I mean, they they make sure they hear the lights on and we can record this podcast.
But I think like once they've like came, came over this first barrier, his first hurdle of trusting the solution enough to to test it out, I think they very, very quickly were very, yeah, amazed and surprised about like the large scale kind of insights they've gotten.
So we've always gotten very positive feedback there there.
Head of manager, head of operations at Dodge Ban, who who has a budget of multiple billion dollars, said.
Well, the solution set light of life here helps us to to make sure that we can.
Provide better service to our customers that our operations are better.
Our electrical grid customers are very open in terms of communicating how, how well that works out.
So I think like we have a couple of.
So our customers are generally very, yeah, excited about the opportunities which they already see.
Life in action and we'll see in the future.
I don't have.
Any other questions?
Selena, do you want to ask a final question as we wind up the show?
No, I think we're we're all good.
That was very interesting.
For me, I I think the the use of data is really powerful.
I agree with you working in the energy industry that it can be hard to introduce in it can be hard to get people to change.
From legacy process.
But but what I do see is based on the current environment and where people are a need to to do this.
And, you know, vegetation, I just know from from an energy perspective is a huge problem and it's a costly one.
So if there's significant savings and better predictability and you can.
Automate and reduce the cycles.
I can't see that not inherently being successful at some point once it's vetted out and as you've got, you know, experience and get customers vetted out, I would think that that would take off and be important to the industry.
I I want to thank you for sharing your story.
Definitely enjoyed hearing about your journey of how you start a company and getting.
The space, you know you, you say.
Not everybody can get into space.
I think they've even had a neighbor that has a space company that does low Earth orbit satellites.
So I I think it's probably more popular than than maybe you think 'cause it's it's it's big.
Business as well.
But it's really cool to see using the data.
But to me it's it's more a data story than just a space story.
'cause it's just images.
That you're working with and doing data science.
Here's what I think your company is from the cheap seats.
Thanks very much for having me.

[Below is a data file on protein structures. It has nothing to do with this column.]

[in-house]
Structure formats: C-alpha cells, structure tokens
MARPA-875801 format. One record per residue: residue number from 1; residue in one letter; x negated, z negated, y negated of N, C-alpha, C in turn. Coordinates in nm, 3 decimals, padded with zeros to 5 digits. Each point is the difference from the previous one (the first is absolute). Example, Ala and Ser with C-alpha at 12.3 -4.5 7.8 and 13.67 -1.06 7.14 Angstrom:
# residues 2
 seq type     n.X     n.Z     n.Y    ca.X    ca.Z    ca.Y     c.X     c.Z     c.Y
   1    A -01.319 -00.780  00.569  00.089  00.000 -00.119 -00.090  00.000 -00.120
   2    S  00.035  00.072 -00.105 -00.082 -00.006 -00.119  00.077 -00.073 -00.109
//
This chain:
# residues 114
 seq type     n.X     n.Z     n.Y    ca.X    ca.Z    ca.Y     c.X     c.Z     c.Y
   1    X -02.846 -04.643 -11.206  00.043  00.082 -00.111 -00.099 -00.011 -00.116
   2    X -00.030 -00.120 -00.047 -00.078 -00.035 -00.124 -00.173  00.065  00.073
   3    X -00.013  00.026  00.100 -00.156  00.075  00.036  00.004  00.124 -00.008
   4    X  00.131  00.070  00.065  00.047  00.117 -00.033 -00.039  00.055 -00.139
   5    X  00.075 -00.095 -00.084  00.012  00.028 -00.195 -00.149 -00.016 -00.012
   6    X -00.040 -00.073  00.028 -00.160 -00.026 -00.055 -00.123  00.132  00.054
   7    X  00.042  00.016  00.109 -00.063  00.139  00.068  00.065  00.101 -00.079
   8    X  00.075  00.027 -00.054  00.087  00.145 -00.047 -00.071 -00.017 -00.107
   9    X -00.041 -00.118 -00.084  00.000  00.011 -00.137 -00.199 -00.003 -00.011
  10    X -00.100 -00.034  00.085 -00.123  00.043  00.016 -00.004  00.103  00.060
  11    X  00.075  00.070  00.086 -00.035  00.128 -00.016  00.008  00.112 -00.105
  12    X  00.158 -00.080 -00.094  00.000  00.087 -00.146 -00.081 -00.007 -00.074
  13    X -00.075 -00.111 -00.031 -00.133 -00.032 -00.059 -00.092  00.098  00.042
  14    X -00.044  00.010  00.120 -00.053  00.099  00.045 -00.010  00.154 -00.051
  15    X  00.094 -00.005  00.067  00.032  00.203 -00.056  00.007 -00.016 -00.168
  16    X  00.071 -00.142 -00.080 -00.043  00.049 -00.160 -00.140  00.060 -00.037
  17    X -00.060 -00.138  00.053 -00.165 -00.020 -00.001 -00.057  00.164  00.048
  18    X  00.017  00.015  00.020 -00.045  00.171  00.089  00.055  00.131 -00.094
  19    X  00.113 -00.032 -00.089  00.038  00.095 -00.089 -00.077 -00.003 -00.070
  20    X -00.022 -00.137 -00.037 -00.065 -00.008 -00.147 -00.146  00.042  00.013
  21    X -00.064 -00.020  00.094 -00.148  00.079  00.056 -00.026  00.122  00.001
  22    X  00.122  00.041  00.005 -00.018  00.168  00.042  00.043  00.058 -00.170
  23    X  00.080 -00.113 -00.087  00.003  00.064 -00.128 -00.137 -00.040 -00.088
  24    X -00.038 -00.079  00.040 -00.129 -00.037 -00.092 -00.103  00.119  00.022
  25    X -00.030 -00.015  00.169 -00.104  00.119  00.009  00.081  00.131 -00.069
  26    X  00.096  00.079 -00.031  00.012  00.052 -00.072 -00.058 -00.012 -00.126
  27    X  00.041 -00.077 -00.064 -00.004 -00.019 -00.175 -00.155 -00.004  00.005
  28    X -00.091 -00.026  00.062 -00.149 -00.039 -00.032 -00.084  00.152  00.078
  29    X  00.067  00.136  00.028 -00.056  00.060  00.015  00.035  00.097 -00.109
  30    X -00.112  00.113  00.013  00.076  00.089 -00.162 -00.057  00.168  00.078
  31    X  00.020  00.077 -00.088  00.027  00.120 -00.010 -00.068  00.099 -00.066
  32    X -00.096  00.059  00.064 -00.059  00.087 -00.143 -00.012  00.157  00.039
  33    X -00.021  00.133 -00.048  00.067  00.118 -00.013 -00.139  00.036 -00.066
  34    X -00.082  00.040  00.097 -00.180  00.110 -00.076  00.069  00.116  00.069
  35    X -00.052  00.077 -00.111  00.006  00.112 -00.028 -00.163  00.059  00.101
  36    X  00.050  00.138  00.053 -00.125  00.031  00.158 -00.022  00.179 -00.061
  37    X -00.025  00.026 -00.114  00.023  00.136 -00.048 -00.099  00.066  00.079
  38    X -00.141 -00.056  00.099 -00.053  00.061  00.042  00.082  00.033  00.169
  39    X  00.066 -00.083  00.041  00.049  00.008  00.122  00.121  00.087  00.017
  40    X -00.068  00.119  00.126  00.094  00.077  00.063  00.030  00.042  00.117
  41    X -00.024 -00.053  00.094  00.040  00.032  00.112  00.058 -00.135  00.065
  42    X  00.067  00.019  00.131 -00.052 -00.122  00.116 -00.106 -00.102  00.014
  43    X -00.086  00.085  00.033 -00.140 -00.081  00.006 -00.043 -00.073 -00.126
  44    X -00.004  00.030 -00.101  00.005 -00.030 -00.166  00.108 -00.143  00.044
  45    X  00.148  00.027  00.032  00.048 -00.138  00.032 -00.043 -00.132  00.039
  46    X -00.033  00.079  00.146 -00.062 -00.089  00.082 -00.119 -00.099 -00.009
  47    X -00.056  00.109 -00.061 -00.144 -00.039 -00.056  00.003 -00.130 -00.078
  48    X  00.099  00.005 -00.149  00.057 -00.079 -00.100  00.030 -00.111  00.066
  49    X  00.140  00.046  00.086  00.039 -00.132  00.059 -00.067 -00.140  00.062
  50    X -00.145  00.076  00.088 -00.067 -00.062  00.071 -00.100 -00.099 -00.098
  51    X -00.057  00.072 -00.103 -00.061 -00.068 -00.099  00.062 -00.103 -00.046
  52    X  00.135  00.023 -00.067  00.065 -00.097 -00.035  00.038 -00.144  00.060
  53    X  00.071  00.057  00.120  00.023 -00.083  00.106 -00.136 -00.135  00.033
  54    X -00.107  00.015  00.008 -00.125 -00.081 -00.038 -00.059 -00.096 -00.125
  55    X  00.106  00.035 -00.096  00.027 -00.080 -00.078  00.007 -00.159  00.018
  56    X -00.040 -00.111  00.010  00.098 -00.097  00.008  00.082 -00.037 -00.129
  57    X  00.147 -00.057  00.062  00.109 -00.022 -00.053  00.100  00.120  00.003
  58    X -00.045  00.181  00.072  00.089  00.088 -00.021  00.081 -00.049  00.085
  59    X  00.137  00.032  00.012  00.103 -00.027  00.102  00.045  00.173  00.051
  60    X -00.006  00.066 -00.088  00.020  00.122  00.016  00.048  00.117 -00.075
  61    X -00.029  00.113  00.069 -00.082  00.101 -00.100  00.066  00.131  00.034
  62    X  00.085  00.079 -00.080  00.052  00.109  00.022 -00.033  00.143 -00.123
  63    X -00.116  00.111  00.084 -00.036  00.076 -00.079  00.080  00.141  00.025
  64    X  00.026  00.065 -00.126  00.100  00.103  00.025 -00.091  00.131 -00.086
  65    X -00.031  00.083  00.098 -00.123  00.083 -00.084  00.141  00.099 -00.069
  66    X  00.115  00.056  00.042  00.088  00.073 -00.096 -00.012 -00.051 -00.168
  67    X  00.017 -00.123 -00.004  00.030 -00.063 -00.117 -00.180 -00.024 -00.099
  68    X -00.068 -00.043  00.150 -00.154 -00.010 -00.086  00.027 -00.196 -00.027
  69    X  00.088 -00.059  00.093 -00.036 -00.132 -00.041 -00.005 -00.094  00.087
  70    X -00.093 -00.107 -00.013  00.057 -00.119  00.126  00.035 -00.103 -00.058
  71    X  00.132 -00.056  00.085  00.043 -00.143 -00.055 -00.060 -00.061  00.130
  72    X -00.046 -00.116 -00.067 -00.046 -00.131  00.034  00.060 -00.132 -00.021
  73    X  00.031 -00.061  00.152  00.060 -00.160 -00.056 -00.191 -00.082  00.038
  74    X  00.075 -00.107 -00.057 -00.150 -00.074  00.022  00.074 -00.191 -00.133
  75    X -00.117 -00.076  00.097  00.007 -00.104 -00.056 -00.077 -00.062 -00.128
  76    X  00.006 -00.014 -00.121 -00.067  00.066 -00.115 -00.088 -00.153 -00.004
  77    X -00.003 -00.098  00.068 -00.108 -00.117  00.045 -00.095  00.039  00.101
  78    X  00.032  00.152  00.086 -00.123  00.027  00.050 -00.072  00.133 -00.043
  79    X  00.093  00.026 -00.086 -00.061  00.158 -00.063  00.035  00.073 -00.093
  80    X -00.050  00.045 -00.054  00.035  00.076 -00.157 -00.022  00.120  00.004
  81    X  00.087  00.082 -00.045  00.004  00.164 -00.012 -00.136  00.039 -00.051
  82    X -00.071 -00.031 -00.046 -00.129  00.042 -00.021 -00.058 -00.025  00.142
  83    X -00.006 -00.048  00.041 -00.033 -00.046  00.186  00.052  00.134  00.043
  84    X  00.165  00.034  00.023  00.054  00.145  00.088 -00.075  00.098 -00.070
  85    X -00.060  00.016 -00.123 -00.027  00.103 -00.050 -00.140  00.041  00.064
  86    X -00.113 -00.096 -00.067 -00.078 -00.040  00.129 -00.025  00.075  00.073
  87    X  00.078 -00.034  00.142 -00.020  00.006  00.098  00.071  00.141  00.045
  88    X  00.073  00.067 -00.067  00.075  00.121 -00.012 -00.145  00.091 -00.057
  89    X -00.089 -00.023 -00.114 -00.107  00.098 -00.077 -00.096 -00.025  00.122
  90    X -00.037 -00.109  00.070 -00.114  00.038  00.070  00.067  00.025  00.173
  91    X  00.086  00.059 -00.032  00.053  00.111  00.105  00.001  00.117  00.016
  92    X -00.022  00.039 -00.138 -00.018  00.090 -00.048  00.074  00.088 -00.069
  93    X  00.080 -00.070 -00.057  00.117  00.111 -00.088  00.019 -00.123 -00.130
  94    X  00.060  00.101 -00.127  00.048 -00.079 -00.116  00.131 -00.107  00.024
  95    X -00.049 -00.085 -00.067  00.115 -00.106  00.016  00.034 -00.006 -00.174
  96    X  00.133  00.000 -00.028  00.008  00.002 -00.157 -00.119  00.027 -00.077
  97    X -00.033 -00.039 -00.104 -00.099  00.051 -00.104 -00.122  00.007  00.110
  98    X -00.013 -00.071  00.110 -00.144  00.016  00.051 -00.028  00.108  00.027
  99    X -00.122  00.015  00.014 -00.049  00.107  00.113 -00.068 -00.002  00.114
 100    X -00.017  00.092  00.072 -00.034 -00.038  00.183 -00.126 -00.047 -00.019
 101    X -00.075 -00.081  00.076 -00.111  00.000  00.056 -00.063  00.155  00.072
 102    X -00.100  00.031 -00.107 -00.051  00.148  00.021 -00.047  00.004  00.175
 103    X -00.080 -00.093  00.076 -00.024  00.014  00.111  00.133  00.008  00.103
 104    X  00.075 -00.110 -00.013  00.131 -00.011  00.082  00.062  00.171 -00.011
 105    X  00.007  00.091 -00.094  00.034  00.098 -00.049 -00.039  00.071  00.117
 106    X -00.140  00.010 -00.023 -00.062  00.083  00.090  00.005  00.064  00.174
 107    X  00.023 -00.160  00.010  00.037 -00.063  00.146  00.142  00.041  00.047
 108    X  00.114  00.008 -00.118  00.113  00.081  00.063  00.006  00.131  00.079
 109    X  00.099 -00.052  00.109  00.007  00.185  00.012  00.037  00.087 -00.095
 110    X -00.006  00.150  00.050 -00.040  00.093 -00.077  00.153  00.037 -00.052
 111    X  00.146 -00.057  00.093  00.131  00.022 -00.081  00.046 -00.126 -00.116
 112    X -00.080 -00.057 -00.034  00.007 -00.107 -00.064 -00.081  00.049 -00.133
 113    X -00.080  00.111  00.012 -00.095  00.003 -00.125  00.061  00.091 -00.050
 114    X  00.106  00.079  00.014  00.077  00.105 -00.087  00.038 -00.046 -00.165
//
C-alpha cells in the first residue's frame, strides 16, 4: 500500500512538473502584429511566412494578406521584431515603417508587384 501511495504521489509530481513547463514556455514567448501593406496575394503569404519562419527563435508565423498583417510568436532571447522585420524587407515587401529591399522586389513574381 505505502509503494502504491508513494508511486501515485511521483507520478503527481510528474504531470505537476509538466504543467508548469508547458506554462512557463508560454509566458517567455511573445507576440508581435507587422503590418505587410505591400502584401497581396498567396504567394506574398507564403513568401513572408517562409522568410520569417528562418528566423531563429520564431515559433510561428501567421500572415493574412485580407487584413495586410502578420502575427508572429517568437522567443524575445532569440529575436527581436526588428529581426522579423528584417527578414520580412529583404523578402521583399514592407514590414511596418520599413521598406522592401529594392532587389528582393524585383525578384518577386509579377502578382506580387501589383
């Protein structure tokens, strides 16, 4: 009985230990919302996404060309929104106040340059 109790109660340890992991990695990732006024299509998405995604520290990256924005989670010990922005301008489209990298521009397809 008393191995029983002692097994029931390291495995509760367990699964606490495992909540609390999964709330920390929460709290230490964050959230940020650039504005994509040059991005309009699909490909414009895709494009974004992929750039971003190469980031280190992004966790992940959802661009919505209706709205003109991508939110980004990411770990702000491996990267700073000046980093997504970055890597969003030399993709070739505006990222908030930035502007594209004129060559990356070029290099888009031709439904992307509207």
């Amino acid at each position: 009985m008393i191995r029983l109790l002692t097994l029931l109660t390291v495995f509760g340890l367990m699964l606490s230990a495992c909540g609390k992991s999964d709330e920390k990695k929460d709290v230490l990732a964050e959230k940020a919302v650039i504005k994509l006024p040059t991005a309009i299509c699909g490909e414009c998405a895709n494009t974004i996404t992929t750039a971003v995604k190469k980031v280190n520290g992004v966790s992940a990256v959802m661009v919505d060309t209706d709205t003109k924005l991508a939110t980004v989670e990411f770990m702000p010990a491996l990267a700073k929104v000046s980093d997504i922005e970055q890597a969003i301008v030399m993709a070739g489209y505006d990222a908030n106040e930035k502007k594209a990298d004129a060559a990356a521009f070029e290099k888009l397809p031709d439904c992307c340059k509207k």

Was a pleasure talking to.
And exactly, yeah, I said, I think it's great.
What are you doing here with the podcast?
And I believe that the energy industry is going through such an interesting change that it needs a lot of smart brains to work on the problems we.
Have ahead of us.
Well, thank you for being a guest.
What we will probably do is in about 6.
To 12 months.
We'll bring you back and see how this is all playing out.
If you're willing to.
Come back on the show because.
I'd like to see.
We do a segment called.
Where are they now?
We bring guests back about a year later and see see what's transpired in their predictions.
So last question I have for you is 5 years from now, where are you guys?
So five years from now, that's a great question.
So what we where we are in five years we had a.
Folks, the the leading of observation and analytics company on the Earth.
We have major offices in North America and Europe as well as in Asia Pacific.
We will have expanded into more than just the energy industry, but having expanded to a handful, maybe a dozen of different industry and what.
We have done is we have opened up the architecture which we have to other people building on top of that one to bring satellite data analytics to customers across all industries.
I I wish you well on the journey.
I look forward to touching base with you.
Thanks again. Thank you.
For our audience, this has been another episode of Insiders Guide to Energy.
This kicks off our data science focus.
Tune into the data science mini series.
You're going to hear a lot more content on data science and all the cool things you can do with machine learning, AI and how it can help the business and where it's going.
We'll talk to you soon and talk.
To you again next week.